Island News

‘It’s now up to NZ companies to come forward’

Written By : Dev Nadkarni Indian Weekender in Auckland. The Indian government’s top finance ministry official, finance secretary Ashok Chawla was recently in New Zealand to explore the possibility of
25 Sep 2010 12:00

image Written By : Dev Nadkarni Indian Weekender in Auckland. The Indian government’s top finance ministry official, finance secretary Ashok Chawla was recently in New Zealand to explore the possibility of increased interaction between India and New Zealand.
New Zealand and Australia were part of India’s “look east” policy, which included the ASEAN states extending all the way to the Oceania region. “We are looking at increased engagement in the Asia Pacific region,” Mr Chawla told Indian Weekender in Auckland.
India has progressively liberalised its foreign direct investment policy and was further fine-tuning and calibrating it on an ongoing basis, Mr Chawla said. FDI inflows have been toting up to US$30-35 billion annually.
Indian companies are investing a similar quantum in foreign countries.
Not much in terms of FDI was forthcoming from New Zealand but “We are impressing upon New Zealand for more joint ventures in agriculture, agro- processing, investment in areas where 100 per cent ownership is allowed.
Let’s hope it carries forward,” the finance secretary said.
“Our regulations are open and liberal and we don’t get a sense that there is anything that’s holding this back.
We are also regularly communicating about access to financial systems, permissions and other matters.
Besides, our High Commissioner in Wellington is doing his best. And so is the newly set up Bank of Baroda.”
All systems were now in place and it was up to New Zealand companies to come forward, Mr Chawla said.

Mr Chawla admitted that India’s trade deficit needed to be addressed.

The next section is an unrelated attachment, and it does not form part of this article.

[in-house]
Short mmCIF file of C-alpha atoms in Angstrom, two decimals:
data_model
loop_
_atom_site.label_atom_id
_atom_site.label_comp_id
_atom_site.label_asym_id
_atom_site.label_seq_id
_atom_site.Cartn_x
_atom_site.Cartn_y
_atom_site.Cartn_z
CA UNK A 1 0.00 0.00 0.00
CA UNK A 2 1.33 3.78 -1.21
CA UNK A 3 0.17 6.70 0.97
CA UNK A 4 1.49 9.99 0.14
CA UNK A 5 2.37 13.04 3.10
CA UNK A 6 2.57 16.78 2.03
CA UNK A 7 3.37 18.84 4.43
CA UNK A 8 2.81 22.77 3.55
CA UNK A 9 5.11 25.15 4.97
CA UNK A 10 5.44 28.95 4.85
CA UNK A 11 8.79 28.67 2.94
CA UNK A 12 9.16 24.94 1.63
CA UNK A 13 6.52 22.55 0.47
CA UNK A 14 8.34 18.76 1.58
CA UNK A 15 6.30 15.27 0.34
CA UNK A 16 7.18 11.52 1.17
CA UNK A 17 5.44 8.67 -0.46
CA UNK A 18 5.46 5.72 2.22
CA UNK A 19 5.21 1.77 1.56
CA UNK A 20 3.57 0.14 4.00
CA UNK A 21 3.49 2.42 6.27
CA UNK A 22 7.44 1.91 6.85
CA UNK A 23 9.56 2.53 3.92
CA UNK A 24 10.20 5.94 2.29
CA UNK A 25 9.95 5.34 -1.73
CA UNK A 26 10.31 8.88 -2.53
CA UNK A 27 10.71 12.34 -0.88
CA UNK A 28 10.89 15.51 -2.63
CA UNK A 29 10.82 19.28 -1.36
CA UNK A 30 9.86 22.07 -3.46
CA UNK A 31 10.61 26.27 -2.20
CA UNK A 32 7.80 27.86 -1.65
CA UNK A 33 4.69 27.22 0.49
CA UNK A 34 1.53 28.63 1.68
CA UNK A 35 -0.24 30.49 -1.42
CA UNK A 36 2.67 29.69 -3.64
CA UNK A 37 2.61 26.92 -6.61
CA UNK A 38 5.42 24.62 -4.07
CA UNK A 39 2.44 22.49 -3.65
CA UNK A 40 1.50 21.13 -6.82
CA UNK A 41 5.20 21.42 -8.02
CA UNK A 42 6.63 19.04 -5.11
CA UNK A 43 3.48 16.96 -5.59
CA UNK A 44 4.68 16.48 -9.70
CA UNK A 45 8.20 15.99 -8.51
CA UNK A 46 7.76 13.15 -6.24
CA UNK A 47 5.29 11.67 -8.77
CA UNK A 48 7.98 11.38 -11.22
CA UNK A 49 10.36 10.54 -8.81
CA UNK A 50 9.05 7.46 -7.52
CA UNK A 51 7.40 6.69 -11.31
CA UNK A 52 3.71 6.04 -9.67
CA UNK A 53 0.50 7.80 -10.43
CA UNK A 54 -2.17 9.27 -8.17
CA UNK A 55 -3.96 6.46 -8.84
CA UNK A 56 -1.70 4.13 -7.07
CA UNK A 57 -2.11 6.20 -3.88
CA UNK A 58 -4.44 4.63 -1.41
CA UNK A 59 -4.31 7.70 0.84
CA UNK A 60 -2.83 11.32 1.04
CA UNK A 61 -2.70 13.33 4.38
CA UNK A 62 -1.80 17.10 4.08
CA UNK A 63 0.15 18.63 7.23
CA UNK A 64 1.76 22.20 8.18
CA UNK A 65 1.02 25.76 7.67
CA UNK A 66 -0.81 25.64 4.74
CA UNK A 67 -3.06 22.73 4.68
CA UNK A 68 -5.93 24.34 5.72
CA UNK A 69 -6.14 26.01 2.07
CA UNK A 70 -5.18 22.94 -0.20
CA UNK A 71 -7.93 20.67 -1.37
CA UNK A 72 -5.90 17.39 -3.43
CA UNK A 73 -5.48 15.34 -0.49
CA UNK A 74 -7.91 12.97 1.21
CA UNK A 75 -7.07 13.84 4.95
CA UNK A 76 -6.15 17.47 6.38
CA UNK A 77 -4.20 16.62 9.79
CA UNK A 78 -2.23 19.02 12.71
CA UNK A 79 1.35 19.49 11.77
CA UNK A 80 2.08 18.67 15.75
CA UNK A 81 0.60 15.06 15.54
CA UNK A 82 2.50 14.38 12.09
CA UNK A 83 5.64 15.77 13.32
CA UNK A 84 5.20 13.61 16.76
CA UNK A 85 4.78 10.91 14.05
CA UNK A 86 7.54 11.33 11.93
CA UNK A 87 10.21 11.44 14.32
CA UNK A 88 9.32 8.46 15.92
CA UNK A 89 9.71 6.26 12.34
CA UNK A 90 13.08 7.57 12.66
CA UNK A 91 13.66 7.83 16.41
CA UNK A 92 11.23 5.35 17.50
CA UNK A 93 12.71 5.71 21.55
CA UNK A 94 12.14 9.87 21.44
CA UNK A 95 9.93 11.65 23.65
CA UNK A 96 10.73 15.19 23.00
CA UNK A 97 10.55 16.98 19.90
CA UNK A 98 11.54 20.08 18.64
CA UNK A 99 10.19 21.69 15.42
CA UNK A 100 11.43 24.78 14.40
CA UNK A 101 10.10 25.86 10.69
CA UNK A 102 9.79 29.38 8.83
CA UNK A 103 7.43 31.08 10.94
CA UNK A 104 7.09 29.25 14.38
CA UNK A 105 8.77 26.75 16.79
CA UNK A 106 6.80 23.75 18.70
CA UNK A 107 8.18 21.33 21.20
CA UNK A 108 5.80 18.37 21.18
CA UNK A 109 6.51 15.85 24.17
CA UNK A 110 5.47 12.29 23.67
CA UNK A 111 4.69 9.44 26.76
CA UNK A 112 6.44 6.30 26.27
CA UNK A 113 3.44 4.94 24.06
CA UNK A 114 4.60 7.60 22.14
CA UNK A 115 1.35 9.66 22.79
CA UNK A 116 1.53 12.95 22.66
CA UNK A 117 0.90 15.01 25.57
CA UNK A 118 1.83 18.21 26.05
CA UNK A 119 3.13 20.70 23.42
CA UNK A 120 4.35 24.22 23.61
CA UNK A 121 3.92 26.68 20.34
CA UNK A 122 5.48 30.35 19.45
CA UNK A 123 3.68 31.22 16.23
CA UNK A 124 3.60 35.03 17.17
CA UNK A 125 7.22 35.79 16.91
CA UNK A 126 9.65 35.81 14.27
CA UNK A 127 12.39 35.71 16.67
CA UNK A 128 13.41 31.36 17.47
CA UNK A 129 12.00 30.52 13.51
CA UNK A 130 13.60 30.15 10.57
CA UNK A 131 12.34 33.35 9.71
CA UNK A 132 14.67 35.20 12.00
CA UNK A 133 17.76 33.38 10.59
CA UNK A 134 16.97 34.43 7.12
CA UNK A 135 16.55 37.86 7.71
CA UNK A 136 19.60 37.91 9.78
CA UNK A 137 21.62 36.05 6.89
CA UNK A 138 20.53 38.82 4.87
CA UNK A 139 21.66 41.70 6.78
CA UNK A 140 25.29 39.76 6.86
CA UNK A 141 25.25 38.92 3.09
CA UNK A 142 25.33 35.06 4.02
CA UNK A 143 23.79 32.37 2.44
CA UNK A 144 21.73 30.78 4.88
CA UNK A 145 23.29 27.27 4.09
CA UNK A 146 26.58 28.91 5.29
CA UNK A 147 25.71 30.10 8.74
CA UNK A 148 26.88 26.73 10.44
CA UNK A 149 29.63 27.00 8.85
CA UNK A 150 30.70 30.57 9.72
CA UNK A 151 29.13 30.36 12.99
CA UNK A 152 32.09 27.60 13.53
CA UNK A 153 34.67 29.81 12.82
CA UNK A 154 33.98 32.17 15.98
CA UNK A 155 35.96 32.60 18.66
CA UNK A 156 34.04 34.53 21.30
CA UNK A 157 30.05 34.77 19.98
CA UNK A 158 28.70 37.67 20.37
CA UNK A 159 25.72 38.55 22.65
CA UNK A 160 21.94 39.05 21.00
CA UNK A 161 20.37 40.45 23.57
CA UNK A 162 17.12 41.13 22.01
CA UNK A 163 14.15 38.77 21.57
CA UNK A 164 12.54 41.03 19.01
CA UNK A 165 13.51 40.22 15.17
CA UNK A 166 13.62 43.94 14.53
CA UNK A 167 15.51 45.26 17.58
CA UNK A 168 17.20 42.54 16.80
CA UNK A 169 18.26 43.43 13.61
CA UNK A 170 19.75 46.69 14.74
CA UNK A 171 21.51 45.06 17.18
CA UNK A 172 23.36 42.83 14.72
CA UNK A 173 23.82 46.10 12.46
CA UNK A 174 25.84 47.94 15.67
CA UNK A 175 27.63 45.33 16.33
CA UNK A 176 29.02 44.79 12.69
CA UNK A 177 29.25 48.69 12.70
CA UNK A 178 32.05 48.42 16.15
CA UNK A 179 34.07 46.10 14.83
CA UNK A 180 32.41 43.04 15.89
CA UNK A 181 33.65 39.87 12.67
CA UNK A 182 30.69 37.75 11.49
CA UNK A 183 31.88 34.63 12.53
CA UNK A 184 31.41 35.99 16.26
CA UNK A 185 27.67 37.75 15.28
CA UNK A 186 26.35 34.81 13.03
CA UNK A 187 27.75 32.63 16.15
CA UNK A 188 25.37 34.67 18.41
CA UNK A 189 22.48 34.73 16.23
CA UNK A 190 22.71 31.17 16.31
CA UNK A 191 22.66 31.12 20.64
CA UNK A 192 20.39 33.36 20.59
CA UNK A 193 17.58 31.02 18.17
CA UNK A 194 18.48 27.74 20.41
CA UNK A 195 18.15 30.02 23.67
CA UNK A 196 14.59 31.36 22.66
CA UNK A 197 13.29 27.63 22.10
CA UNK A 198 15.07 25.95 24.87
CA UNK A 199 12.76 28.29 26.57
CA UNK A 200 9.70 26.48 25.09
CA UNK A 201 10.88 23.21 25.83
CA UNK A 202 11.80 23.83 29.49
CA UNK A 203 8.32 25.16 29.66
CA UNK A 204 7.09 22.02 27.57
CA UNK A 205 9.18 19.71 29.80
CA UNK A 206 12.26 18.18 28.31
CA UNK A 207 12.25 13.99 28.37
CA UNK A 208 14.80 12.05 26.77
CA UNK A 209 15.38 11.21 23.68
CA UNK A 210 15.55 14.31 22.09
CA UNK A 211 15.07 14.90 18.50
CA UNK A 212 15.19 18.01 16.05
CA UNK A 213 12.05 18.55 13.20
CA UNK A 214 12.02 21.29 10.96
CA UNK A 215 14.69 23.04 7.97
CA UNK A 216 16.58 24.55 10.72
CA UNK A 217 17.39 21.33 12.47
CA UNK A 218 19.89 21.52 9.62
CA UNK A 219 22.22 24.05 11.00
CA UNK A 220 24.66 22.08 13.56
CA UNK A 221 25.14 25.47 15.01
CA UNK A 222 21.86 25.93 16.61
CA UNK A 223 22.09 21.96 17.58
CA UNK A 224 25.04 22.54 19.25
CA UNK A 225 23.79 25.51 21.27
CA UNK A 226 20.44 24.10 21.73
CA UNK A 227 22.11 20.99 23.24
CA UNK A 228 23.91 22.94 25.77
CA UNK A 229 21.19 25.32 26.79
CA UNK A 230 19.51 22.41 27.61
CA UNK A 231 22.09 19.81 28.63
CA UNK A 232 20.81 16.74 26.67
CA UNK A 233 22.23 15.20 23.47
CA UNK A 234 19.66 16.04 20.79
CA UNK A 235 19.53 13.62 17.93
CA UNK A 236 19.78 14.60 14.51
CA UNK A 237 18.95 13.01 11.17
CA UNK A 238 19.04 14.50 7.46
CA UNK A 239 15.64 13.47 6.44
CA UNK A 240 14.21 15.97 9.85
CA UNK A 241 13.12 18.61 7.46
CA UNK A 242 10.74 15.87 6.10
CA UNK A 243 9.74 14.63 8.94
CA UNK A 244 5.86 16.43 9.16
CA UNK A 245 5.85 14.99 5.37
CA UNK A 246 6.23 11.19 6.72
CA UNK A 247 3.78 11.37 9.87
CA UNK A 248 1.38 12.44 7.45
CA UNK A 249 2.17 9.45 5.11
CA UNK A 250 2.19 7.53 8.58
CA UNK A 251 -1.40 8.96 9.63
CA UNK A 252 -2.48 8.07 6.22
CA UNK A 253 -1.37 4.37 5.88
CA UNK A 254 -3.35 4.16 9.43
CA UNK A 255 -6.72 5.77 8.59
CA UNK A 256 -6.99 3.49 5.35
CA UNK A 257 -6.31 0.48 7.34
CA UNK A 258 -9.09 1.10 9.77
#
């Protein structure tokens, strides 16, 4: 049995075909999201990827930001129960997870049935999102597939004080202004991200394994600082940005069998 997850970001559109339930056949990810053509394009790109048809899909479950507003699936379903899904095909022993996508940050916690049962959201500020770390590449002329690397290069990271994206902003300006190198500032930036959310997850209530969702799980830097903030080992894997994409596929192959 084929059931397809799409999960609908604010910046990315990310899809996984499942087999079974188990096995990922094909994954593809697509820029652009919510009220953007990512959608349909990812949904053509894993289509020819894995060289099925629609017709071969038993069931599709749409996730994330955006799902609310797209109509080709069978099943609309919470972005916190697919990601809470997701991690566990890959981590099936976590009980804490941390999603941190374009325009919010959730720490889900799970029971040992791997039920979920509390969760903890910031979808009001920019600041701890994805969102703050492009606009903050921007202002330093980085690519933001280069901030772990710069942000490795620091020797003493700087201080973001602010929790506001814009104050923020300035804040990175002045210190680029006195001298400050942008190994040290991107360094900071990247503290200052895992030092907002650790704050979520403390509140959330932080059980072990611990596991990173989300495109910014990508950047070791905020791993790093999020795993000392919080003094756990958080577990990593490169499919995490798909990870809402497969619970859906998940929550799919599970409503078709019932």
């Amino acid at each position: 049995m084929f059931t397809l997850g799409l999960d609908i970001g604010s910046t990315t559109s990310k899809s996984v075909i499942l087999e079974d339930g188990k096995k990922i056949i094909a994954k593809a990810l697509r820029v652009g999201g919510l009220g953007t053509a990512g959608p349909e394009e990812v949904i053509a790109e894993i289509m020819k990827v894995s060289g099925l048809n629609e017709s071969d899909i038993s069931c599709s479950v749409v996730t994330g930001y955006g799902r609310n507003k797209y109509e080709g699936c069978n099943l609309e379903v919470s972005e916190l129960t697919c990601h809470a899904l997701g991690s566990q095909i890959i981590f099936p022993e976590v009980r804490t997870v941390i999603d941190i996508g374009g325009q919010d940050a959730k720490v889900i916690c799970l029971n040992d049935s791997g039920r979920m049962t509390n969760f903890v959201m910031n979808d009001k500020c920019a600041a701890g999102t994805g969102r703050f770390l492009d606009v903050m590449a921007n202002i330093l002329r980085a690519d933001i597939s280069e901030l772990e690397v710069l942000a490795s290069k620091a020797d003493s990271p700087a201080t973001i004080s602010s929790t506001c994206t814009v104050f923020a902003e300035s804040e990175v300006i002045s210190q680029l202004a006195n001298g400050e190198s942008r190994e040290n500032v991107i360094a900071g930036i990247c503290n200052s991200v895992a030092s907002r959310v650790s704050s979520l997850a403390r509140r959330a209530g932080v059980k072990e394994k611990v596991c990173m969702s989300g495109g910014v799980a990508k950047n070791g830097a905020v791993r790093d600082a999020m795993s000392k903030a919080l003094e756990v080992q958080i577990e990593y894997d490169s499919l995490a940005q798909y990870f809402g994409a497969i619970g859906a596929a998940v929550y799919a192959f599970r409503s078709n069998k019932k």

In the case of New Zealand, India exported only half the value of the goods and services that it imported.
While a trade deficit was not necessarily a bad thing, it would be good to have the trade more evenly balanced, particularly in view of the size of the Indian economy in relation to New Zealand’s, he added.
As a result of the global economic crisis, Indian exports flattened while imports increased because of India’s continued growth even during the downturn in the west.
“As the world economy picks up we’ll see a correction in this,” he said.
Replying to a question from Indian Weekender about the growing chasm between imports and exports with China, Mr Chawla said it was a concern.
“Indian companies need to be more competitive – that’s the bottomline. Chinese companies are able to export at much better prices – that’s why we have a deficit.
We need to do more to export higher quantities to China.”
When asked why India was still exporting natural resources to China in raw form rather than value-added products that would yield better realisation, Mr Chawla replied: “These are certain phases in the process of economic development and these issues are being looked at, I can assure you.” (India exports iron ore and imports steel from China).
There was no single “silver bullet” to tackle deficits, Mr Chawla said pointing out the Central Government’s deficit was about 6.2 per cent of the national GDP.

The overall deficit was just under 10 per cent.
The aim is to drive it down to the ideal figure of three per cent, which will take a few years, he said.
“Prior to the economic crisis it was 2.6per cent.